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Valley agencies close to eliminating chronic homelessness of vets

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PHOENIX – By Jan. 1, housing agencies will have found homes for the last 56 chronically homeless veterans in the Valley, making it the first metropolitan area in the country to accomplish this, advocates say.

After Mayor Greg Stanton told a Veterans Day event that Phoenix would commit $100,000 to the effort, the City Council voted Tuesday to do just that. The funds will pay for temporary housing for chronically homeless veterans and for additional case workers to bring them services.

Jodi Liggett, Stanton’s senior policy adviser on homelessness, said ending chronic homelessness among veterans will galvanize the public to help homeless families and address chronic homelessness among the general population.

“You start to realize, ‘Oh, this is possible,’” she said. “You don’t have to have people living under bridges and pushing shopping carts around in your community. It doesn’t have to be that way, it’s not inevitable.”

Two years ago, there were 222 veterans who met the definition of chronically homeless in the Phoenix area. In October, advocates counted 56.

This is the result of about five years of work by state and local agencies and nonprofit groups, using money from the federal government, said Sean Price, homeless veteran services coordinator at Arizona Department of Veterans’ Services.

“If you don’t have that high-level leadership and support, then it’s very hard to break down all the barriers in the systems that are in place to tackle the chronic,” he said.

Price said housing chronically homeless veterans will allow transitional and emergency shelters to serve veterans more effectively.

“If we can eliminate that chronic piece, that’s gonna free up a lot more resources for the general homeless veteran population,” he said. “And also the chronic population, the majority of them are living on the street, so that’s the visible sign of veteran homelessness, so you’re taking out the hardest to serve and then you’re working up to an easier-to-servale population.”

Price said that veterans made up almost a quarter of all people at shelters when service providers began focusing on eliminating chronic homelessness among veterans several years ago. Today, Phoenix is on track to provide housing for all veterans who need it by 2015, meeting the target set by the federal Department of Veterans Affairs.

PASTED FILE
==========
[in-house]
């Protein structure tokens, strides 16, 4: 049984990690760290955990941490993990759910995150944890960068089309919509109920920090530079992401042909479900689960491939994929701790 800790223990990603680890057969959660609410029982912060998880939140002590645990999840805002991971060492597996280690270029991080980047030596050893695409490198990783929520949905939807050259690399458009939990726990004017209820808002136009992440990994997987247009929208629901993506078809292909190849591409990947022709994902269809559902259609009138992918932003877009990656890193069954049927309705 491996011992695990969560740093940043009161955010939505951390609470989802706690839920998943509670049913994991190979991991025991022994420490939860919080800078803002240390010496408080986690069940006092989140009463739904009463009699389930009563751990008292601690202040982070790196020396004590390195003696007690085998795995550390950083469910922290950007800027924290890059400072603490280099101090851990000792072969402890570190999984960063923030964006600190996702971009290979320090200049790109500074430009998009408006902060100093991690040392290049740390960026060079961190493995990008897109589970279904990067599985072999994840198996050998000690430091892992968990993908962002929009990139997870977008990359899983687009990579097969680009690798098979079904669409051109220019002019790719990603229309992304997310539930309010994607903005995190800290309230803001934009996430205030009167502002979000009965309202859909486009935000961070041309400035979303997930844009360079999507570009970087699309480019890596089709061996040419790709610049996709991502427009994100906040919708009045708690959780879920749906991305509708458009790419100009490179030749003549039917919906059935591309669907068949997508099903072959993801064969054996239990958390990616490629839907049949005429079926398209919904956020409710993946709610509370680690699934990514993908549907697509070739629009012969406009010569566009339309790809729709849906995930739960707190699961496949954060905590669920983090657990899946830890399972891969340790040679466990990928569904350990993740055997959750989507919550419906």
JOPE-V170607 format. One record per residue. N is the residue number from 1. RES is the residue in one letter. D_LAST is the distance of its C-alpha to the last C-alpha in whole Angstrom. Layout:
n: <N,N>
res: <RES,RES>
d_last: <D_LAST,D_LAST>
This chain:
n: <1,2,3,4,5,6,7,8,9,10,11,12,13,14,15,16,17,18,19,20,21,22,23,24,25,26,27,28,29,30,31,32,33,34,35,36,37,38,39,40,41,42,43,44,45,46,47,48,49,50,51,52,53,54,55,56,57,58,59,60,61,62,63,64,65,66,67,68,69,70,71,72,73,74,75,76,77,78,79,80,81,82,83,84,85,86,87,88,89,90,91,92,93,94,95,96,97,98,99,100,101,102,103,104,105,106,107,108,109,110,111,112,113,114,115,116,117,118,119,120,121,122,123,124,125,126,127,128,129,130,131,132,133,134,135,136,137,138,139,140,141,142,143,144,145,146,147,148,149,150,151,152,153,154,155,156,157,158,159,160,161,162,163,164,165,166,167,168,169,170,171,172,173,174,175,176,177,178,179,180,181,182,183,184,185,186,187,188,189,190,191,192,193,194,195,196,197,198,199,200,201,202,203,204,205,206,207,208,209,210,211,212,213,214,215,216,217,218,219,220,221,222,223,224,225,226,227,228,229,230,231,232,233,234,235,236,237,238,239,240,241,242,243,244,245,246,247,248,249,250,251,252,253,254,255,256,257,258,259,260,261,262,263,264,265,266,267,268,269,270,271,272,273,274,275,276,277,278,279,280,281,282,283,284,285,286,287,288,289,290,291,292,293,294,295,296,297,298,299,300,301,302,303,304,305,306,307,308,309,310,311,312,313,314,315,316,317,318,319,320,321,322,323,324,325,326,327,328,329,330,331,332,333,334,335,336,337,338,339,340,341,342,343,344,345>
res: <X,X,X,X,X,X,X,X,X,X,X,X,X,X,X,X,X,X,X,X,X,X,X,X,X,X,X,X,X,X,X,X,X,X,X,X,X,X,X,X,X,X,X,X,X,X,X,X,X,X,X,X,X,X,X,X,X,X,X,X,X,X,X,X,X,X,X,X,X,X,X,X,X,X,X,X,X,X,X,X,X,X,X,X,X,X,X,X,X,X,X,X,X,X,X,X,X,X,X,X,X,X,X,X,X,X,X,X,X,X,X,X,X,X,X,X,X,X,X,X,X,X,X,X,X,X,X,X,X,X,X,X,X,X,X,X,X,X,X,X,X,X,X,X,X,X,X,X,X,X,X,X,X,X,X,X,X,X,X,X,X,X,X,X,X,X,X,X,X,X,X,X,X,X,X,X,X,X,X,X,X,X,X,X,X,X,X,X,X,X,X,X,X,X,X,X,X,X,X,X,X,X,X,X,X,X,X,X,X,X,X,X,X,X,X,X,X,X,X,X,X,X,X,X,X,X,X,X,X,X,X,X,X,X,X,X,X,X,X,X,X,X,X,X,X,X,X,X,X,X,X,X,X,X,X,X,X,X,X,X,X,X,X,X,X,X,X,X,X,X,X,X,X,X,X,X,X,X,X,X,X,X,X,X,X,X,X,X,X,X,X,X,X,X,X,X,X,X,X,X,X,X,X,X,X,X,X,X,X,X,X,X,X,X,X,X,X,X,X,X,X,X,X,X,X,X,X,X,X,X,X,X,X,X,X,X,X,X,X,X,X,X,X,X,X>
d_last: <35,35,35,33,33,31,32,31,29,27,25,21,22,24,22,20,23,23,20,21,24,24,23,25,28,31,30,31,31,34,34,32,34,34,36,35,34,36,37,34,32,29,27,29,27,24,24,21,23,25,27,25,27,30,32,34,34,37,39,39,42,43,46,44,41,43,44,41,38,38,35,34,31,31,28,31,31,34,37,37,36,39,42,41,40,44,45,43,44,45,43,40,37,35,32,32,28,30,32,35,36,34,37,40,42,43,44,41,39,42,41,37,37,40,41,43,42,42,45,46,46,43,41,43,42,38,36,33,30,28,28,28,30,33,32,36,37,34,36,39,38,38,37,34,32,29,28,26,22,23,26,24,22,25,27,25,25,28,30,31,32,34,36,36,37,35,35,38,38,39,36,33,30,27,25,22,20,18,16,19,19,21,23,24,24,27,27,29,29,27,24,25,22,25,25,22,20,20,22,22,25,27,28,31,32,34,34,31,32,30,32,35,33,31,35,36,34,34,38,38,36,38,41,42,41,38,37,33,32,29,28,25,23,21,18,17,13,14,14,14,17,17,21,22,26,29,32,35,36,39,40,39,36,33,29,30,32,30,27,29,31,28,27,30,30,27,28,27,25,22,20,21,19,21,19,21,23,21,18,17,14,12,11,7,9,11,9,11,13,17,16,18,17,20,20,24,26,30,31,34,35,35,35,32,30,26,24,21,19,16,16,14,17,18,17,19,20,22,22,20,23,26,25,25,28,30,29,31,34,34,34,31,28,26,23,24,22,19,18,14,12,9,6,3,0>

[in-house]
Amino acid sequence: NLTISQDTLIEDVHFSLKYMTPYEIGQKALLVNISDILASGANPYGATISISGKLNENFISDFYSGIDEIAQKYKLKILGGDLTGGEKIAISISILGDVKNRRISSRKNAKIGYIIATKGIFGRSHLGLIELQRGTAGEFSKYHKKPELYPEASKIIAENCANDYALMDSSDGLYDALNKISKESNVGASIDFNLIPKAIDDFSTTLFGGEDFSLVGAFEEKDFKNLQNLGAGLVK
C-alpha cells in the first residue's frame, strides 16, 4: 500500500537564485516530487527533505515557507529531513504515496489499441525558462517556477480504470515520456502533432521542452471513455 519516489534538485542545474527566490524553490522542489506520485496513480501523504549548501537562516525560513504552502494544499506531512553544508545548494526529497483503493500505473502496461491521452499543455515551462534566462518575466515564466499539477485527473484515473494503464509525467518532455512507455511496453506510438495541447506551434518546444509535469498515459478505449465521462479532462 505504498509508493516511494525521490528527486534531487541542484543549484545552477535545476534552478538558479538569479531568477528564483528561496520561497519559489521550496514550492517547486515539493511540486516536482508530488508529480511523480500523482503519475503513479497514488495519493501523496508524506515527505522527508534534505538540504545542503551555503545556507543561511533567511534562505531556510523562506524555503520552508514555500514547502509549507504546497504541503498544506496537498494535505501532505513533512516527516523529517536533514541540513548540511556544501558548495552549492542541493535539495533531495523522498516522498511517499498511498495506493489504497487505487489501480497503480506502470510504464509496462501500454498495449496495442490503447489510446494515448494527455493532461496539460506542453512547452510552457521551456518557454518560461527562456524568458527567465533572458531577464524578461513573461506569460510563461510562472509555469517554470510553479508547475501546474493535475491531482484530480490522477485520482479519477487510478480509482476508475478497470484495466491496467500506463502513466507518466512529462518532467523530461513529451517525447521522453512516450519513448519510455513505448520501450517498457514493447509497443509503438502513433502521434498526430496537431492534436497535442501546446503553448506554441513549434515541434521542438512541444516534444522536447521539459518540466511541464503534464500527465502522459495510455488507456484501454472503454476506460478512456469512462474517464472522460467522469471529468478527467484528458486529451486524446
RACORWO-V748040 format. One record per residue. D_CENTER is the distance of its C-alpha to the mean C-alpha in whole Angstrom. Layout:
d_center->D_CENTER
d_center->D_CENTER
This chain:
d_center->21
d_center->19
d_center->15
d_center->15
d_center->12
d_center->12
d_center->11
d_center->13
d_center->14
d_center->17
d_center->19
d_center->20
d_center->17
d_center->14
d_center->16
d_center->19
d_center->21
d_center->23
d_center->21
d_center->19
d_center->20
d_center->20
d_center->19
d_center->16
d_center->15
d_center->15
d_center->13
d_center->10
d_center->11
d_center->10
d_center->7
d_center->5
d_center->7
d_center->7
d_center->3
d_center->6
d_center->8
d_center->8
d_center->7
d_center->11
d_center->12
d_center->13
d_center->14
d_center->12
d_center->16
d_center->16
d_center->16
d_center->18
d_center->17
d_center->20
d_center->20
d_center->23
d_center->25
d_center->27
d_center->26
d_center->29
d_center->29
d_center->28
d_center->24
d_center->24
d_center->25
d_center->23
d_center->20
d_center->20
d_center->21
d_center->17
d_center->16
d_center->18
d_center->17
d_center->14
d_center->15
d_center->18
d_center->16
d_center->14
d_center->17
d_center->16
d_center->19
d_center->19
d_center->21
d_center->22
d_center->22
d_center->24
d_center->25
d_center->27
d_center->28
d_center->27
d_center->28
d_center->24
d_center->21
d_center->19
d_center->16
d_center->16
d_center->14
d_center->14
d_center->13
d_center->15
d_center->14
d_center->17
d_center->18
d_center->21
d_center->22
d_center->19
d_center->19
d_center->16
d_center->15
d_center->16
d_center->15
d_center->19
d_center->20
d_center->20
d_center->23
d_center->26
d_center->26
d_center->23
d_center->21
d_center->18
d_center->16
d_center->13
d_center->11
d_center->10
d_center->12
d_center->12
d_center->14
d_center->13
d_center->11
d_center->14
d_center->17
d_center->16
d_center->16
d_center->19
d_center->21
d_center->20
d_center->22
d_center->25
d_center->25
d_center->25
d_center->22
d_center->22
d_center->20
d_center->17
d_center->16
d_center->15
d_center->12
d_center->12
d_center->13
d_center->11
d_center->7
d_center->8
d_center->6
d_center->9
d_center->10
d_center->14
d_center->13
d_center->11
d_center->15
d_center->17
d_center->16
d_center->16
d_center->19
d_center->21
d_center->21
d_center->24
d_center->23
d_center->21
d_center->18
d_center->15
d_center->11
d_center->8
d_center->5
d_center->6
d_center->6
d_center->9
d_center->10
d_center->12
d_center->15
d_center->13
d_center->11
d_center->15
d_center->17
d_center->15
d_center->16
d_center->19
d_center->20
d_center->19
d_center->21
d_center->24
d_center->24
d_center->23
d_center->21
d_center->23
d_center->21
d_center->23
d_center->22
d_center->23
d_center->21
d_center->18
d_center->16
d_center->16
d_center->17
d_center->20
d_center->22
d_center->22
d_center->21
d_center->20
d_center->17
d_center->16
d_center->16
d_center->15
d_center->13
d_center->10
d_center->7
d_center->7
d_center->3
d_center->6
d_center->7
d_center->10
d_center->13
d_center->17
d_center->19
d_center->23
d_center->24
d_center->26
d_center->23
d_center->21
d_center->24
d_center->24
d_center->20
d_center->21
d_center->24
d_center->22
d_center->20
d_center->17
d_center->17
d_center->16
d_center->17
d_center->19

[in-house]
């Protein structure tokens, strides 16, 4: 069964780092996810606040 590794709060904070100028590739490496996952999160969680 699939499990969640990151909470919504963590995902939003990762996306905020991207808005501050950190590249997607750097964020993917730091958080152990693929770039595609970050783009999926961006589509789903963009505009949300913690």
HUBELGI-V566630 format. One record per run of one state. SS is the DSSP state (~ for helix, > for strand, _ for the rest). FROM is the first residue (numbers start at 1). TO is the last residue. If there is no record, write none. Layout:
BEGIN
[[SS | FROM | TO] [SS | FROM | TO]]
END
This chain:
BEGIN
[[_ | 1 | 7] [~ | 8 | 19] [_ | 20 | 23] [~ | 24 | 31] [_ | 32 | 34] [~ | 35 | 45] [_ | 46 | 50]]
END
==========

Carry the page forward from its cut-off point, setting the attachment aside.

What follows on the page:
That was welcome news to Mitch, who served in the Navy during the Vietnam War and found a home at a transitional shelter two weeks ago. He asked that his last name not be used so that future potential employers couldn’t identify him as someone who had been homeless.

Mitch choked up as he described 11 painful months on the streets, bouncing around among emergency shelters.

“The older we are, the more vulnerable we are,” he said. “I was beat up a couple of times, I was robbed about five or six times. I wound up in the hospital on and off all year long. It’s embarrassing and it’s very hard to deal with. It’s hard to describe how it makes you feel.”

In Phoenix, advocates said, it takes an average of 28 to 33 days to find permanent, independent housing for veterans who are chronically homeless. The money approved by the City Council will provide shelter during that period.

The federal government says people are chronically homeless if they spent at least 12 consecutive months on the streets or experienced four separate periods of homelessness in the last three years with a disabling condition such as a physical or mental health issue or a substance abuse problem.

Liggett said getting chronically homeless people into housing has a variety of benefits both for the homeless individuals and families and for society.

“Being homeless is like living under siege,” she said. “You are constantly on your guard, it’s actually a very dangerous way to live.”

Chronically homeless people often use emergency medical care, Liggett said. What would be non-catastrophic health issues among other populations can add up to $40,000-$80,000 in emergency care per person annually.

“The human cost is terrible, but there’s also a real hard-dollar cost to the community when people are chronically homeless,” she said.